The solution: Invite students to create branded content for a chance to see signature research up close.

The study of climate change in the Arctic, human rights, and infectious diseases (especially HIV/AIDS) are among the U of M’s signature research areas. And while the university enjoys national and global renown for work in these areas, students outside of these specific fields don’t have much exposure to them. Part of the reason for this was the work in these areas is often done in other parts of the world.

Because the university’s reputation campaign was so deeply rooted in its research pillars, it was important to get all students to regard these areas as a source of pride and affinity. We recognized this as a potential opportunity: let students witness the world-class innovation driven by their university, firsthand.

Using the Trailblazer motif, we developed a campaign that drove to an online contest. Students were invited to identify with the theme by using the portraits of young people in the campaign who self-declared themselves as trailblazers, discoverers, mavericks, etc. 

The call to action for the campaign drove to a contest page on the university’s Facebook account. Students were invited to upload a video of themselves using one of the campaign ‘power words’ to describe themselves, and explain why they chose that word. This challenged participants to ask themselves, ‘who can this university help me become?‘ as opposed to, ‘what can I study?‘ 

Weekly prizes were awarded to encourage ongoing submissions, with one student to win a grand prize – a choice of one of three University of Manitoba research-related trips abroad:

  • Travel to the Arctic with the university’s climate change research team
  • Visit to the United Nations in New York with human rights researchers at the university
  • See HIV/AIDS prevention work in India with the members of the university’s Centre for Global Public Health

Following the promotional period, the U of M invited students to an event on campus to screen the submitted video content (which was also shared through the university’s social channels), and to announce the contest winner. 

The grand prize winner selected the trip to the Arctic, citing the once-in-a-lifetime opportunity to see this part of the world – and living up to her self-identification as an Explorer.

The Trailblazer brand has changed how we think about ourselves, how we speak about ourselves, and most importantly, how we act. It’s challenged us to go beyond the expected and has made a huge contribution to our success.
John Kearsey, Fmr. VP External, University of Manitoba

A new value proposition for past graduates.

By 2014, ED’s award-winning “Trailblazer” campaign for the University of Manitoba had already evolved once, and had been adapted for recruitment purposes. After several successful years in market, there was a desire to adapt the campaign again to avoid fatigue, and to introduce U of M alumni in the creative approach.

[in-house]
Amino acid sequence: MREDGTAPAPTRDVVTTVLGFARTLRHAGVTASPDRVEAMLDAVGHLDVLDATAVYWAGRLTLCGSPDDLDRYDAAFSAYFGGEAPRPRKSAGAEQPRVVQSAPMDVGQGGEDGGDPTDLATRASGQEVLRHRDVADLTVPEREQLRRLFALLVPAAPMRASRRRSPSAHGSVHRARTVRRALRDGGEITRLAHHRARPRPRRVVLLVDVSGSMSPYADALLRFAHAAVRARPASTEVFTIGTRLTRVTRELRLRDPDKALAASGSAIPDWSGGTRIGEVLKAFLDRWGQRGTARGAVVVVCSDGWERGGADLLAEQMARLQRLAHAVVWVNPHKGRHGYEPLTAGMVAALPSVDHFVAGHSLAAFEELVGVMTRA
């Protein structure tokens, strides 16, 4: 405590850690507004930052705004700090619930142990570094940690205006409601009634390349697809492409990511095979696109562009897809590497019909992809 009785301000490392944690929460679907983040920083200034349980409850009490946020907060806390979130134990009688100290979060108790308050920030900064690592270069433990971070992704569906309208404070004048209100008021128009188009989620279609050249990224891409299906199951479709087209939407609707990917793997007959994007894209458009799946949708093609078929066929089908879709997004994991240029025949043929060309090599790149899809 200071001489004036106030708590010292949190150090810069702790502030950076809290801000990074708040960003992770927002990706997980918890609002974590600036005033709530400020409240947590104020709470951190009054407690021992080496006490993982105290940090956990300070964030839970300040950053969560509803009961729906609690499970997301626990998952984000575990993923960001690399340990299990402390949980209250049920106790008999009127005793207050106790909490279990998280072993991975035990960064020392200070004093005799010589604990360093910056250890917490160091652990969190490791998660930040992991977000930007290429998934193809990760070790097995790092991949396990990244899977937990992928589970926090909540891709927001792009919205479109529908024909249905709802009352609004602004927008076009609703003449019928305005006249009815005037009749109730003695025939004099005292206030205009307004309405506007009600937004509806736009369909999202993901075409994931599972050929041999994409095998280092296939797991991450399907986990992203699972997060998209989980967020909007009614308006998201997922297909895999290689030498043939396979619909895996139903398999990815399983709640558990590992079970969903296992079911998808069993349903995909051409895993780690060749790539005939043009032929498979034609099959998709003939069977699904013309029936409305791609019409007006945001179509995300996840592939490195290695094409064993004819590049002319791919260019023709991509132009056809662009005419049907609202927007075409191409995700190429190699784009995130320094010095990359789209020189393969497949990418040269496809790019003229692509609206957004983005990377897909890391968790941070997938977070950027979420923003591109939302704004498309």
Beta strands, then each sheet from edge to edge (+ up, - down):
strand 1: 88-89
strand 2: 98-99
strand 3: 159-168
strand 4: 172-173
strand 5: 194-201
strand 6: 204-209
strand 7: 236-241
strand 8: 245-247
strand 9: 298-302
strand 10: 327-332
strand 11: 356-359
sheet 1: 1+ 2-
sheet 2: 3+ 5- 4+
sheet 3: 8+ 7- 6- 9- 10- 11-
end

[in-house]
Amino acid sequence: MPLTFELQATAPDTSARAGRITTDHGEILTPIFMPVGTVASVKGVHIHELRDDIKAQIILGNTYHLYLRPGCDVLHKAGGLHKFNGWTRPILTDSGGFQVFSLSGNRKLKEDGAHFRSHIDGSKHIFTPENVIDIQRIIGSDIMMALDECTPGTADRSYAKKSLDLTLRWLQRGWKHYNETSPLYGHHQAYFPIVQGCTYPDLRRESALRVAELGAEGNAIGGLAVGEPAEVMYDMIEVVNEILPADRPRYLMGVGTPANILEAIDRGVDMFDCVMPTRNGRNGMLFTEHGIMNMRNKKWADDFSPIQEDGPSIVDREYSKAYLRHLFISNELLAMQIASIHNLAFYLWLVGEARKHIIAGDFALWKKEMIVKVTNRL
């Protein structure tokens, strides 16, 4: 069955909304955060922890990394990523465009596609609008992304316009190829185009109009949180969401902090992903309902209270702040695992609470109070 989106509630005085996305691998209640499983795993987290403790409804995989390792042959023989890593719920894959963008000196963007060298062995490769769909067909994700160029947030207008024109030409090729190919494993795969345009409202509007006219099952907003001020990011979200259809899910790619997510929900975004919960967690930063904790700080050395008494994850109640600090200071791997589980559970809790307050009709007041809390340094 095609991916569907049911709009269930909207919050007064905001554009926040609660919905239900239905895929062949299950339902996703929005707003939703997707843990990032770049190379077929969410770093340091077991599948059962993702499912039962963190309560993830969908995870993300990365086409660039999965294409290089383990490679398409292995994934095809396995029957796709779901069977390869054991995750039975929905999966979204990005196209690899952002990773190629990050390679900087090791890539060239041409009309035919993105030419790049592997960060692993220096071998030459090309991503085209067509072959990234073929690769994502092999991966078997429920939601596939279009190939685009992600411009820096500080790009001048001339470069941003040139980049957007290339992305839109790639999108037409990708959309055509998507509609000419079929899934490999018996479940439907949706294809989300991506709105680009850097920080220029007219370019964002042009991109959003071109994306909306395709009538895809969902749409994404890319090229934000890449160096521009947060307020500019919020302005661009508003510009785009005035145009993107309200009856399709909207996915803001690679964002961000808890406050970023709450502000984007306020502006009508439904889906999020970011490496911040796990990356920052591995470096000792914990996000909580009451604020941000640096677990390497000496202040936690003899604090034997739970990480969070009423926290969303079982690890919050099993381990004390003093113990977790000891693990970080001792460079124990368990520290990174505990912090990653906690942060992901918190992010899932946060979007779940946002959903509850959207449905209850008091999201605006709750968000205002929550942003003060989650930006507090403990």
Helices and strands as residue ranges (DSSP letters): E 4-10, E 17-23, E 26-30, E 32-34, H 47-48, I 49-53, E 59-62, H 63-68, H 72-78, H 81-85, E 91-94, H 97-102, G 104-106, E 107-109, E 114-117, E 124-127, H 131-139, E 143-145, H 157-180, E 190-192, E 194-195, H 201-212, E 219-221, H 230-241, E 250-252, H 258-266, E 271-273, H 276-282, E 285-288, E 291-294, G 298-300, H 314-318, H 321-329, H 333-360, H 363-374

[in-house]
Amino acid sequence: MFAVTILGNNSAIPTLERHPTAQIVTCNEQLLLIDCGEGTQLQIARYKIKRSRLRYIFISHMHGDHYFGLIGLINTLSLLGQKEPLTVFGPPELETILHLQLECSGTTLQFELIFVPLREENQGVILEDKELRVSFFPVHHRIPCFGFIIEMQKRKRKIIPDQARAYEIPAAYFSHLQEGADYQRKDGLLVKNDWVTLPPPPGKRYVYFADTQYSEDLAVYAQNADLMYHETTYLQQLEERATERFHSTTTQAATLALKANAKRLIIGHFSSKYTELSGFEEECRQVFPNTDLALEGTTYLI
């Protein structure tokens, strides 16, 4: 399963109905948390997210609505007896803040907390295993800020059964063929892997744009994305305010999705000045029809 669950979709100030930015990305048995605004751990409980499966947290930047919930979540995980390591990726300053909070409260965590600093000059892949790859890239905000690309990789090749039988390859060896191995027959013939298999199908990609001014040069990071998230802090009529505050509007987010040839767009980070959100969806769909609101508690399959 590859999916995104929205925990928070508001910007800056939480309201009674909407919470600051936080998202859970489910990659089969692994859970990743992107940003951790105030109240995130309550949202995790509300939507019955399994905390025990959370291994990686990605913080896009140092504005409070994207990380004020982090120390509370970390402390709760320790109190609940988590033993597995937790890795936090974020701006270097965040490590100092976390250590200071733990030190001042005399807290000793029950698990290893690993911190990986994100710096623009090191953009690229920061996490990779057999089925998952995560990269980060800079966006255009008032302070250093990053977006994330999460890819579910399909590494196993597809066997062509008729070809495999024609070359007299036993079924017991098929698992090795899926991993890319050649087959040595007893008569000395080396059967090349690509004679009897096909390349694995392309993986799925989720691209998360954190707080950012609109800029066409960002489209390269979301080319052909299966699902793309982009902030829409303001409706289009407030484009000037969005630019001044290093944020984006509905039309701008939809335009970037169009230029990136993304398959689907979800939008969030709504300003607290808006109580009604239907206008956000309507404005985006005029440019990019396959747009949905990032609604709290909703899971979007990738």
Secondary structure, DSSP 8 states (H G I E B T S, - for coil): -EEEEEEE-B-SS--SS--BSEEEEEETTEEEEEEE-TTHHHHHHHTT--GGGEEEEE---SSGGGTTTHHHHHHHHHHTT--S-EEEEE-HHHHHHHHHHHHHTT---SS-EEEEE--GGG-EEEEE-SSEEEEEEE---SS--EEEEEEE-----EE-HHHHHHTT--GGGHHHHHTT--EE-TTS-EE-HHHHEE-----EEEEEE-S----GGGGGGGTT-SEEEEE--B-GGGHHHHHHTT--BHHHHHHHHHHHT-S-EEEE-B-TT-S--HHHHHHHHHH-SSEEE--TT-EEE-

The decision to feature alumni coincided with the launch of the silent phase of the university’s major capital campaign, Front and Centre. For its final iteration, “Trailblazer” needed to serve a dual purpose: maintain the momentum of awareness and reputation building, while setting the stage for a philanthropic appeal to the community – and especially alumni donors.

Focusing on alumni achievement in this third phase was an obvious win, but it presented a unique hurdle. The alumni who would be featured had all graduated prior to the “Trailblazer” campaign. Opinion research showed alumni perceptions had improved since the introduction of the campaign, but self-referencing as trailblazers, visionaries, rebels and innovators was relatively unfamiliar for an audience who were years-removed from their time at the university. 

What they told us: Alumni prove our institution’s worth.

We needed to demonstrate that our outstanding alumni have always exhibited the same spirit and resolve, long before the campaign existed. As graduates who had gone on to professional accomplishments, they had a unique asset to leverage into the campaign: experience.

Where previous iterations of the campaign focused on a spirit and character borne from Manitoba’s environment, the third phase shifted the focus to action. We celebrated alumni for what they’d achieved, and the resolve, tenacity and perseverance required to reach their goals. These attributes were the inspiration for our campaign’s collection of ‘power words’, and paired with alumni accomplishments in business, the arts, athletics, medicine, architecture – and more – these alumni stories served as proofpoints to the campaign’s claims.

What we saw: An opportunity to shift focus from inspiration to action.

Visually, the third phase continued the campaign’s ongoing evolution by introducing colour into what had been a black-and-white photographic approach. Alumni were featured in a full colour foreground, set against a muted black and white backdrop, drawing audience’s focus to the subject. Each alumnus was captured in a mise-en-scène, emphasizing action in the static layouts.

Short, evocative lines echoed each participant’s unique story. Discover your voice, said the renowned opera singer from the Carnegie Hall stage. Find your focus, said the Olympic gold medalist before releasing a curling rock. Build your world, said the decorated architect as he obsessed over the details of a scale model. Each call-to-action line bridged the gap from alumni accomplishment to the campaign’s signature language with a simple, bold answer: Trailblazers, rebels and explorers “do”.